Pan-species listing has hit the nationals. Click here to read how the Sunday Telegraph embraces the latest in a long line of natural history eccentricities. Whilst on the subject, recent exposure in the media has meant that a few more listers have come forward and declared their lists. I'm starting to slip down the table I'm afraid. In reality, I might not even make a top 100 if everybody owned-up to what they had seen in the UK. For me to compete I do need to obtain more in the way of identification keys, particularly for invertebrates. A decent lichen guide wouldn't go amiss either. This all taxa interest has exposed one problem and that is of time. With a job and family, leisure time is quite scarce. I have always had other interests other than natural history and have wanted to persue them, but.... it means doing less birding, less botanising and that is something that I'm not prepared to do. So, learning to speak French, writing a novel, visiting art galleries, watching live sport, taking up illustration once again and reading the thousands of books that I want to read will have to wait. Oh for a lottery win.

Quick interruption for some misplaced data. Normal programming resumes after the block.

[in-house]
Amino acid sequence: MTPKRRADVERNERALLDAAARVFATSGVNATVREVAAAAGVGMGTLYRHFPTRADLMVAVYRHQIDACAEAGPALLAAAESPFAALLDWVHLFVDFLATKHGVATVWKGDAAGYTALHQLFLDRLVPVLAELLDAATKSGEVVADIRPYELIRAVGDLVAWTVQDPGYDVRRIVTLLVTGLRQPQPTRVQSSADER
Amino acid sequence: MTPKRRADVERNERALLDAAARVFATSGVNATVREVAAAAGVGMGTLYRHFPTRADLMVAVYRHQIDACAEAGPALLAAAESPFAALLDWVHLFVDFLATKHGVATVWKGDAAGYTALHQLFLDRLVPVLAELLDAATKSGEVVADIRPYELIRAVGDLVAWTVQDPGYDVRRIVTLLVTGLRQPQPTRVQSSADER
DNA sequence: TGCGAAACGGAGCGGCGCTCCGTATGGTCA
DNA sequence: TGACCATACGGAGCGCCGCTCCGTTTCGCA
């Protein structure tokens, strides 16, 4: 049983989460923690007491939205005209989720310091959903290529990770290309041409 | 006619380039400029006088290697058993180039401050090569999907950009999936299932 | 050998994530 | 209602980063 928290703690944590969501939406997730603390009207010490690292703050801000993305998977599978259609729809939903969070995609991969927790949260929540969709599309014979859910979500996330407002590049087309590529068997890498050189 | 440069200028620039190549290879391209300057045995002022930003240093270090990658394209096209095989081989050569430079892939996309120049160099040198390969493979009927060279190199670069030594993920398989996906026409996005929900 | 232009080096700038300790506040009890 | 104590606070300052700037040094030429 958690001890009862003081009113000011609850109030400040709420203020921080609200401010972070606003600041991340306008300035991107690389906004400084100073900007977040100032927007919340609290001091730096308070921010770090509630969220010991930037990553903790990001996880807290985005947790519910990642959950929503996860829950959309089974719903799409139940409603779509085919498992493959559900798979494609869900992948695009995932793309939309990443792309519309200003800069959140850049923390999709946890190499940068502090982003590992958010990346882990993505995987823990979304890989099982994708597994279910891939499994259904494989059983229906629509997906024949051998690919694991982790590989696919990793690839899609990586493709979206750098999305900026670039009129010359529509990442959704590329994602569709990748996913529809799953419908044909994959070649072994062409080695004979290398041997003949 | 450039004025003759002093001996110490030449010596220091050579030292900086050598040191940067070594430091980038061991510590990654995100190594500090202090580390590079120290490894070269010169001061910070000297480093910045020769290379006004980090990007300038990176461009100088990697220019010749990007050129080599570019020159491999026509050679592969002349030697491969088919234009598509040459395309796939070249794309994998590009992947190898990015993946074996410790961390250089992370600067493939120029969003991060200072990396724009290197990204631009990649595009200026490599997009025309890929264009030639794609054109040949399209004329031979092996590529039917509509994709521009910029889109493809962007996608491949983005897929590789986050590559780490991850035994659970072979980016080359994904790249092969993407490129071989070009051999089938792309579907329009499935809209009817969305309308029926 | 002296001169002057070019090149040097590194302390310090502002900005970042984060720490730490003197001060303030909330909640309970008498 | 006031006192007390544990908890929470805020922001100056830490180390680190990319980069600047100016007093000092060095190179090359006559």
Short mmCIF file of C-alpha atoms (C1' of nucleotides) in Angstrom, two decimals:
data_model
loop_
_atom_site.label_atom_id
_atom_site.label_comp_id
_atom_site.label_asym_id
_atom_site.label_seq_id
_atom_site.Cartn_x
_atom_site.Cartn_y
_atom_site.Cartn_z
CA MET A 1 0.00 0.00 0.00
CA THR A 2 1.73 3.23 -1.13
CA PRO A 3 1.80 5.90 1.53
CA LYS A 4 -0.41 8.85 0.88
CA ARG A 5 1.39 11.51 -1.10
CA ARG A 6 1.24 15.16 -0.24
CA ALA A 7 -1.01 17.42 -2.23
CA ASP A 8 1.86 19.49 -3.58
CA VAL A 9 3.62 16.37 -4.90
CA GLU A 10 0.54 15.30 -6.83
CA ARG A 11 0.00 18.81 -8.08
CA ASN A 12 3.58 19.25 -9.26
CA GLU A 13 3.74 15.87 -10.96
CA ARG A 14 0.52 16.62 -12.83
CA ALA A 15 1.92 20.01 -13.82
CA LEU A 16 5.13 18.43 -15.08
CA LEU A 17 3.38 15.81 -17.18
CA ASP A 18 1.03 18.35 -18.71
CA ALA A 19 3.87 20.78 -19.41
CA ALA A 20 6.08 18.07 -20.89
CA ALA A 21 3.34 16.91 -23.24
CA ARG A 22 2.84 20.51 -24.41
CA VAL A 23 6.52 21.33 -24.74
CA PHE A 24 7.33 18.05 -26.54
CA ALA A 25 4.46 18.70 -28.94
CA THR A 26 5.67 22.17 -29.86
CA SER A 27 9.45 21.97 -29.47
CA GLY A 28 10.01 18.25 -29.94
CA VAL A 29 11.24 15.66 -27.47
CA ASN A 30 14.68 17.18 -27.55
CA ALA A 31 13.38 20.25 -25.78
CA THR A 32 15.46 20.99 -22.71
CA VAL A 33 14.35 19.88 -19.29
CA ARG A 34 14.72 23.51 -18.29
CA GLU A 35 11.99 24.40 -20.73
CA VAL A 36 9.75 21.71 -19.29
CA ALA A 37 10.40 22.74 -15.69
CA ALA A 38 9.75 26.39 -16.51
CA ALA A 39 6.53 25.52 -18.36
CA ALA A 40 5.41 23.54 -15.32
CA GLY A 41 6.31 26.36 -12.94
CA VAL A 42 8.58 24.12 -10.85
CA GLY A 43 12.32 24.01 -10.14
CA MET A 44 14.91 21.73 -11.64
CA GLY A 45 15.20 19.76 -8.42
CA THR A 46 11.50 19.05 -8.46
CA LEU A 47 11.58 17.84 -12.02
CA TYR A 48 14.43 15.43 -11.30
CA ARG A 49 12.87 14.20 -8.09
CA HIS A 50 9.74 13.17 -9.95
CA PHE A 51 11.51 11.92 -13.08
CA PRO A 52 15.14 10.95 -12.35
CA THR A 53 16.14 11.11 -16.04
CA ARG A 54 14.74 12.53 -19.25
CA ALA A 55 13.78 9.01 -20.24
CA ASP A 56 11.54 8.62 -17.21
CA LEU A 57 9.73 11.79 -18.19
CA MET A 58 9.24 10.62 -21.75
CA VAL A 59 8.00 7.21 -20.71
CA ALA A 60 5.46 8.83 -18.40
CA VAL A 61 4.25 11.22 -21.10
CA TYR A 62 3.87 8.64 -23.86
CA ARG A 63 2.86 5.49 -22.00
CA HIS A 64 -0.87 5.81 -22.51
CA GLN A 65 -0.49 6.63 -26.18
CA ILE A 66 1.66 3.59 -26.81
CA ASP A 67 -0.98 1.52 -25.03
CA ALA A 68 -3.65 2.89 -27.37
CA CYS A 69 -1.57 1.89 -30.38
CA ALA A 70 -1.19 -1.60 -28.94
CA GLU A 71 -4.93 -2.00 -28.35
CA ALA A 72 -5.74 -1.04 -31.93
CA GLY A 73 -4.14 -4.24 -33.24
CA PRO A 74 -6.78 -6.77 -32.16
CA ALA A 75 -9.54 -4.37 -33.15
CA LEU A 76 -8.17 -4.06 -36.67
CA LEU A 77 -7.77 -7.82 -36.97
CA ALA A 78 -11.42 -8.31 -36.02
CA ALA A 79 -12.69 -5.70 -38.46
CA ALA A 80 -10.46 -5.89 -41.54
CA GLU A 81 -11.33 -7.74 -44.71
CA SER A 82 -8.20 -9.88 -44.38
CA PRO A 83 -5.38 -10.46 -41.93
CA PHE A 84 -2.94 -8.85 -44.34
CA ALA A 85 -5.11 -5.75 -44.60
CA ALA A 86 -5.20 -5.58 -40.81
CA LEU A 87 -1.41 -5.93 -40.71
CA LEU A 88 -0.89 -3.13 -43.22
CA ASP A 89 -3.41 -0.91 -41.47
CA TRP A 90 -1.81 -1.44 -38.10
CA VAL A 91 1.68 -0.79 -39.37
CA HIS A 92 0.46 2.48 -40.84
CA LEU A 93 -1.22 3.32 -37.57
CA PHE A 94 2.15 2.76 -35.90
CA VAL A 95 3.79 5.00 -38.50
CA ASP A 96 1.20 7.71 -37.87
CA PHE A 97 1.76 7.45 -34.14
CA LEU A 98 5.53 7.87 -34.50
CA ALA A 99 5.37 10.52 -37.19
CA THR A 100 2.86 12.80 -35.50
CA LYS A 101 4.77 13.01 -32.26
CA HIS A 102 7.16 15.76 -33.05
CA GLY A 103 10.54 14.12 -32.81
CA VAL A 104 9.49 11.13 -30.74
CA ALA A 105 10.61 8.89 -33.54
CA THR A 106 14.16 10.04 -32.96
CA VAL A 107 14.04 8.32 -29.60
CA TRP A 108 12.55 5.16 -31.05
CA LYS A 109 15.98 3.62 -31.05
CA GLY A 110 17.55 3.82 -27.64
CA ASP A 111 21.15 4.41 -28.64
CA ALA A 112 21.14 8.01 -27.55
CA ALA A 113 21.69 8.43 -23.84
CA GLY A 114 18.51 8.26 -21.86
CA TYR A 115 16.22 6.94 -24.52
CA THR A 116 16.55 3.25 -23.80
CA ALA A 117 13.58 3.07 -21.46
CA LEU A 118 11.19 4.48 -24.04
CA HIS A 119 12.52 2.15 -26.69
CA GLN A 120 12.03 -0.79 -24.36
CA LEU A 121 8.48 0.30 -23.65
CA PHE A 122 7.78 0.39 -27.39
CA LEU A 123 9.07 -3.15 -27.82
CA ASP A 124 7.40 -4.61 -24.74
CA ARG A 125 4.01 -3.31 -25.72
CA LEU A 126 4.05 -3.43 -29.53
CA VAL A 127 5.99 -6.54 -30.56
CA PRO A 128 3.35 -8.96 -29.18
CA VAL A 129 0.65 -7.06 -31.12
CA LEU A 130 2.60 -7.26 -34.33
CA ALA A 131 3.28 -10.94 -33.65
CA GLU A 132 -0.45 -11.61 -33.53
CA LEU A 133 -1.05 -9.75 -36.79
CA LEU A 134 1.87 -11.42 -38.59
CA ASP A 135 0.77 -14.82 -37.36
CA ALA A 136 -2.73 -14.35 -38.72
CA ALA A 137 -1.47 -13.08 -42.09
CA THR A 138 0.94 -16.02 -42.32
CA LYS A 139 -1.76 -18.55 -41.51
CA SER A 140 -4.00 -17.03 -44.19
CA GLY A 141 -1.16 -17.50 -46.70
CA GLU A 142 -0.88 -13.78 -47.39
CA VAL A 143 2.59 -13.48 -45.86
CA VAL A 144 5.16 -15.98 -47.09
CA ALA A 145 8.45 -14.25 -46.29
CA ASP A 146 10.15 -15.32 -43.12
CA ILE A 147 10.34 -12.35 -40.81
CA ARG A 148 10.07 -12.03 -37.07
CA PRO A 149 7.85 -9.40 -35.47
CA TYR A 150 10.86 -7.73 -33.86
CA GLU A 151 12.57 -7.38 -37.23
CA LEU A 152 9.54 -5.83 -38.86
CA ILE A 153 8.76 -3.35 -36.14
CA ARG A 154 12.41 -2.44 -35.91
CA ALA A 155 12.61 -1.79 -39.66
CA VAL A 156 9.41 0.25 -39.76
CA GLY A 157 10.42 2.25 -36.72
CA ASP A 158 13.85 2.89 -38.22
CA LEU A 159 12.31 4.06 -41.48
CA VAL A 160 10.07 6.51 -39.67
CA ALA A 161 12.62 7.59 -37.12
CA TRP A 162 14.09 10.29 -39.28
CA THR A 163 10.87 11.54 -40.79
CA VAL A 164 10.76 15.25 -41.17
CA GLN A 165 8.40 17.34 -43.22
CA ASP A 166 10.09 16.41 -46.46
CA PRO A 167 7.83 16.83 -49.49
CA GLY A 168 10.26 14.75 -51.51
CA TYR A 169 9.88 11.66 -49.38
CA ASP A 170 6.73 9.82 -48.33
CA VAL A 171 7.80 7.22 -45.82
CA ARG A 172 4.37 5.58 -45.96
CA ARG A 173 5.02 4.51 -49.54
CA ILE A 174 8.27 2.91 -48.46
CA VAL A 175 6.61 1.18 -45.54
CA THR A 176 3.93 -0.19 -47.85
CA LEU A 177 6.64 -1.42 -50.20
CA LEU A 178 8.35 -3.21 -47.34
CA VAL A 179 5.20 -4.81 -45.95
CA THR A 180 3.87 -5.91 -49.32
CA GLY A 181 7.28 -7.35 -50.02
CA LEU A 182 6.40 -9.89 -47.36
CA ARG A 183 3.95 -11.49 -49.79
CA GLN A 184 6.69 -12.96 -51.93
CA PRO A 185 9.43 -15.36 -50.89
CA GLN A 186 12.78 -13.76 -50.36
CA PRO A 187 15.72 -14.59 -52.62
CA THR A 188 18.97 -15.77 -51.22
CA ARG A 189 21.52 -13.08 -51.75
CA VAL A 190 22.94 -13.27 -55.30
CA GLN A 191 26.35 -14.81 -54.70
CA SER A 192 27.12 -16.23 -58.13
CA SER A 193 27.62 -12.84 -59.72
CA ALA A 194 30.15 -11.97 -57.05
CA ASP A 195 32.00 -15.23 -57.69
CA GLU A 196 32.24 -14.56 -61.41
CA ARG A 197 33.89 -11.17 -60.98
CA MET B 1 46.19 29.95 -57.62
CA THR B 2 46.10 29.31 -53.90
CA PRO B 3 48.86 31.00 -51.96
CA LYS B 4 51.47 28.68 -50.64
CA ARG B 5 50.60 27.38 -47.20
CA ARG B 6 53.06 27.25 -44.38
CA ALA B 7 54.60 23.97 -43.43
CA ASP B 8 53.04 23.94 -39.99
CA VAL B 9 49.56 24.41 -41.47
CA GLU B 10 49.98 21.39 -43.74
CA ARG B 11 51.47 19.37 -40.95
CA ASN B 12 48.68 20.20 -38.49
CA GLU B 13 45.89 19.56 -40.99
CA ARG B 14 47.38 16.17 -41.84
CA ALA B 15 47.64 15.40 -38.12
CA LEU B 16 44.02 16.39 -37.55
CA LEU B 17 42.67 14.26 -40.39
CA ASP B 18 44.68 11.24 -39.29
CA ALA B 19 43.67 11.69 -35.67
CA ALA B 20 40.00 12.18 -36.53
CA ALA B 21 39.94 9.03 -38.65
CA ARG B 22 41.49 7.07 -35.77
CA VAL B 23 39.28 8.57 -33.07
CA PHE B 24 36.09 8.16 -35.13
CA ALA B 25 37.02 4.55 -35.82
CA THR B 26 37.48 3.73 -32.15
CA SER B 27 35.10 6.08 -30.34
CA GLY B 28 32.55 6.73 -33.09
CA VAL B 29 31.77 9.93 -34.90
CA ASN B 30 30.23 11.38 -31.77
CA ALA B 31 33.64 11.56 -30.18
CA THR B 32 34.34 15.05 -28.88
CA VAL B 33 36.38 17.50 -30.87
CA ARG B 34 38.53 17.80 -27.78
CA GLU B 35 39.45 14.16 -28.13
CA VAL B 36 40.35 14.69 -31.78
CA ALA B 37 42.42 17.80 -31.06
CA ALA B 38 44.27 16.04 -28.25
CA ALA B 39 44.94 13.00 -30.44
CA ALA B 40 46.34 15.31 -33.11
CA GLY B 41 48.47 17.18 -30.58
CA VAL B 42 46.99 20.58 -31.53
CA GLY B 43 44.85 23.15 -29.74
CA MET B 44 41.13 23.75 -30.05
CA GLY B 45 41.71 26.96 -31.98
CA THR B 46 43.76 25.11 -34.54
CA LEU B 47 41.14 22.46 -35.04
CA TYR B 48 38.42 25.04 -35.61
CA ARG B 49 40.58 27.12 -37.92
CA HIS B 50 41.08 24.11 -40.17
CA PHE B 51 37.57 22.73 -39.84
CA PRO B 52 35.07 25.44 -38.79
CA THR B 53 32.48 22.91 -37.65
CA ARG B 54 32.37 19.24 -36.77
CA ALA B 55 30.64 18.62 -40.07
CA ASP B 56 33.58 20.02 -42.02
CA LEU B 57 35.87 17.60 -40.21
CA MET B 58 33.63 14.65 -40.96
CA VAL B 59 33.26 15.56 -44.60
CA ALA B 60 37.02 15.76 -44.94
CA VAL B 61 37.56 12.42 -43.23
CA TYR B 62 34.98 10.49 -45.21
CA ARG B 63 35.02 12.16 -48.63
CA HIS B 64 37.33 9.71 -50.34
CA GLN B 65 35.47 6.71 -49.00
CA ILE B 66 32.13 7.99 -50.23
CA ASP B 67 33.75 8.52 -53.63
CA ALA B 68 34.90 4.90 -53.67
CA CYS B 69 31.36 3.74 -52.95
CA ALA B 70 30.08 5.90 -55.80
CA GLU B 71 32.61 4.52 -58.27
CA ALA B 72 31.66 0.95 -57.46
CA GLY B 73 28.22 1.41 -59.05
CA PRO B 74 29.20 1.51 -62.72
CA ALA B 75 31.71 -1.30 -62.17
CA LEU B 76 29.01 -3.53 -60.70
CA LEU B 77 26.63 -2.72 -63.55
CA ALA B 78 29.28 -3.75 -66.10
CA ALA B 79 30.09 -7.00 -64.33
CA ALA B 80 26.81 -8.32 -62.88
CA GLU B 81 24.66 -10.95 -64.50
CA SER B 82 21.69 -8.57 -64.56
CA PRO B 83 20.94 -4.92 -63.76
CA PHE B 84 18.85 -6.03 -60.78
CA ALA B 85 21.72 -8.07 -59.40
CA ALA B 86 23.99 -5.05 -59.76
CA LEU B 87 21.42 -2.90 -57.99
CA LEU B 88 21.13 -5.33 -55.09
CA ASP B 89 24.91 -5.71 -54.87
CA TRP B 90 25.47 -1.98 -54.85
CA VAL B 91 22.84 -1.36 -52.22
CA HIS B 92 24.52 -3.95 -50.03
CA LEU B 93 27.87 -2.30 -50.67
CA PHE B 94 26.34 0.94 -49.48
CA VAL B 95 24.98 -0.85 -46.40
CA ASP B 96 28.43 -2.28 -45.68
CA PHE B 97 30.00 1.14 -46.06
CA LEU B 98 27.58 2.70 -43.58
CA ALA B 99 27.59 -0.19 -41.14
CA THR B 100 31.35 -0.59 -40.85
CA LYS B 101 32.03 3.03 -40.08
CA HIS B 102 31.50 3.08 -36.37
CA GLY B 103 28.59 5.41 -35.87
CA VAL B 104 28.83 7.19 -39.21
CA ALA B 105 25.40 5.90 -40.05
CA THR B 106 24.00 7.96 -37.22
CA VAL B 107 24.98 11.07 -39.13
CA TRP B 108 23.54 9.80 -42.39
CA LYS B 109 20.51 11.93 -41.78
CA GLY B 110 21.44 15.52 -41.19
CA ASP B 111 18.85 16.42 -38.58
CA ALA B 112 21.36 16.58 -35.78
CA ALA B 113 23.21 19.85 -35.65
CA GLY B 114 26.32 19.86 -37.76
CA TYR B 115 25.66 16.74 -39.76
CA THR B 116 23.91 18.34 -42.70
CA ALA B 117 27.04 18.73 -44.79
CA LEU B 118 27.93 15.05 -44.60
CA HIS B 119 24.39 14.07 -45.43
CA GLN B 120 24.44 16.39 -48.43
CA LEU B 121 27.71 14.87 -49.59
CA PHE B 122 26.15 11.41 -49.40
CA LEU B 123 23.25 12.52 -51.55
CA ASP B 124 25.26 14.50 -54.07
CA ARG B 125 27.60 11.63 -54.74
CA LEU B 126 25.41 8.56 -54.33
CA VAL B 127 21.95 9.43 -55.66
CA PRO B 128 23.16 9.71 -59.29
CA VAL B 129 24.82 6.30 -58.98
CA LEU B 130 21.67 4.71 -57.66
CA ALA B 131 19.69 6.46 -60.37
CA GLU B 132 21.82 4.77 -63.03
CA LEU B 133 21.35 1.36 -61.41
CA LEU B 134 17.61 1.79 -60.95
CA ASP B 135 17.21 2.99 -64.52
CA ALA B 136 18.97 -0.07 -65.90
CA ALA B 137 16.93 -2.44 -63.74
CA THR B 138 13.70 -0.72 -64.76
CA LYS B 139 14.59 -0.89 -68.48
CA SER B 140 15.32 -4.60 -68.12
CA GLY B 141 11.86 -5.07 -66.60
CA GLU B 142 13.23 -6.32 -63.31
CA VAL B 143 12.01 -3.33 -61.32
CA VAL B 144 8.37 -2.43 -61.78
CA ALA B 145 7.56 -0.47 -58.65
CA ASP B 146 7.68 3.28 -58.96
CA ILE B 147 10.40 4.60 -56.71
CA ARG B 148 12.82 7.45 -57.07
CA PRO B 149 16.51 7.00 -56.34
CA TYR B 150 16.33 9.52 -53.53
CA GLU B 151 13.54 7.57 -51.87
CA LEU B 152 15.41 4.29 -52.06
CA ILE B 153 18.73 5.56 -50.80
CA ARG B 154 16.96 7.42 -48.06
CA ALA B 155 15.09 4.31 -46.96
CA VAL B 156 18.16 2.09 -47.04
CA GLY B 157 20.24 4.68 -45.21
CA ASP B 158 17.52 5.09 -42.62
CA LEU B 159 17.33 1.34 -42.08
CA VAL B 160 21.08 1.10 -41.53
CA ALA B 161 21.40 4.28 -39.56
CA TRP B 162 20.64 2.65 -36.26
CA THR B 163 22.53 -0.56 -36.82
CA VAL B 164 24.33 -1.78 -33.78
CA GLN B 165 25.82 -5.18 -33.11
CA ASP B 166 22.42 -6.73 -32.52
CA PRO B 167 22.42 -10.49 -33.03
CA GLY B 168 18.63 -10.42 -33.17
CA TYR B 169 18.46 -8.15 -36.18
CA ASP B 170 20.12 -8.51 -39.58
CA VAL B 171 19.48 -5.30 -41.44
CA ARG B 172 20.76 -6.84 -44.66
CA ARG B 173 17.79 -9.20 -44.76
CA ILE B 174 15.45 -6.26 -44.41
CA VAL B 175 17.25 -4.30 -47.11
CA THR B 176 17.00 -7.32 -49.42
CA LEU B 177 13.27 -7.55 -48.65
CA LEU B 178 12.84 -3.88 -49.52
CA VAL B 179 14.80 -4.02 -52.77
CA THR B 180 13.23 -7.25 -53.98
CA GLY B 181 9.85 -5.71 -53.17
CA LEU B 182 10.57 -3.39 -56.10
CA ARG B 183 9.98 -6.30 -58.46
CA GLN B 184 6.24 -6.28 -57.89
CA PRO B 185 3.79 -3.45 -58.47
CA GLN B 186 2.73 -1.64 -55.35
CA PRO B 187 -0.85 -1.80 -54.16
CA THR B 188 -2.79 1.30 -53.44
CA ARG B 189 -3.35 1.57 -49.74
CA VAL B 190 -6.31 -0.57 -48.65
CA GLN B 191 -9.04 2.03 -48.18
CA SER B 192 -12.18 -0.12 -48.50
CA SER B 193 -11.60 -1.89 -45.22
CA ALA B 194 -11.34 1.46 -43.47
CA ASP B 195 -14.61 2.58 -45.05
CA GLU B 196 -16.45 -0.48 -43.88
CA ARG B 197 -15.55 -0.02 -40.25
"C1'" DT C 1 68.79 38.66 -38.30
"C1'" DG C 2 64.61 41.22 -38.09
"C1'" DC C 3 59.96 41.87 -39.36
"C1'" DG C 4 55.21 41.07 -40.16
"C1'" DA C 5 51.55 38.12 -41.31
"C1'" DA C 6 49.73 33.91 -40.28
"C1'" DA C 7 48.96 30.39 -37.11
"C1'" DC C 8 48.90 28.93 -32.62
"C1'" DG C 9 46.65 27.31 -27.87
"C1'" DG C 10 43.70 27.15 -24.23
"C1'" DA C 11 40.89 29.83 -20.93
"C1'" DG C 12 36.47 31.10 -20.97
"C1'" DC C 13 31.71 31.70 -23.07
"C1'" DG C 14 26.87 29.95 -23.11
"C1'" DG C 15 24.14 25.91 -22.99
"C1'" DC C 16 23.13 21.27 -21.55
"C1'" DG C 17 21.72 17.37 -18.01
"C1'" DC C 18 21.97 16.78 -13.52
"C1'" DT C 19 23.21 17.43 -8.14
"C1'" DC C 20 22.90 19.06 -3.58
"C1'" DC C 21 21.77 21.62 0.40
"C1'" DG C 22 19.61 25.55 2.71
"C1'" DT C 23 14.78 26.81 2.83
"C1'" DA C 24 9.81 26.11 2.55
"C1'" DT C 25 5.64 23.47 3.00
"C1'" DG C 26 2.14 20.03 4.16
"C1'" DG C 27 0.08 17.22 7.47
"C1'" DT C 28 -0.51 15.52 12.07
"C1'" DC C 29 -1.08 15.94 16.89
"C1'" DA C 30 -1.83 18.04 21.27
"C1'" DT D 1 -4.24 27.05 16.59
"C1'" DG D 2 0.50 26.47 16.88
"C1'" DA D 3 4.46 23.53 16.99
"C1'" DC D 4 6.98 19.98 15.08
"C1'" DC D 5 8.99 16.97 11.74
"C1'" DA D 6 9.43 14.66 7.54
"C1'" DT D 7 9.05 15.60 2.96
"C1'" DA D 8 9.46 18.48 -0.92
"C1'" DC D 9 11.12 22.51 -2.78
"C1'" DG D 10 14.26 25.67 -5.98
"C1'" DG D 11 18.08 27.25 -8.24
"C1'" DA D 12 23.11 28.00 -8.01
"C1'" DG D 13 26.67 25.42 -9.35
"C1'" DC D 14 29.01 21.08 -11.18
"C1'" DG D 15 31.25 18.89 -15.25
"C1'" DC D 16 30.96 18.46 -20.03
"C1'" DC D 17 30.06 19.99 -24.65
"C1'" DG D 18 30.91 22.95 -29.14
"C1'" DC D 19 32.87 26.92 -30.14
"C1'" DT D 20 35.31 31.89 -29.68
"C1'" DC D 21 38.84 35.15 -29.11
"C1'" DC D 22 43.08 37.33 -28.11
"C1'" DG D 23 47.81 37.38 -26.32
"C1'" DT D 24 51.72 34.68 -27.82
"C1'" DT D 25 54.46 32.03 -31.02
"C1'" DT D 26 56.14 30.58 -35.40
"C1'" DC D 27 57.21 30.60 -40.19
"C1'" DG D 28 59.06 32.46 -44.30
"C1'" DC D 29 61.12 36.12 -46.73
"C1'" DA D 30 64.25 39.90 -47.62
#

I've added two links to this blog. Mark Telfer (he of pan-species fame) and Stewart Sexton's moths only blog. Both worth a look.
My latest addition to the North Downs and beyond library is 'The Advanced Bird ID Guide to the Western Palearctic' by Nils Van Duivenijk. This is an overdue purchase. There is no excuse to cock up any identification ever again with this tucked into the rucksack.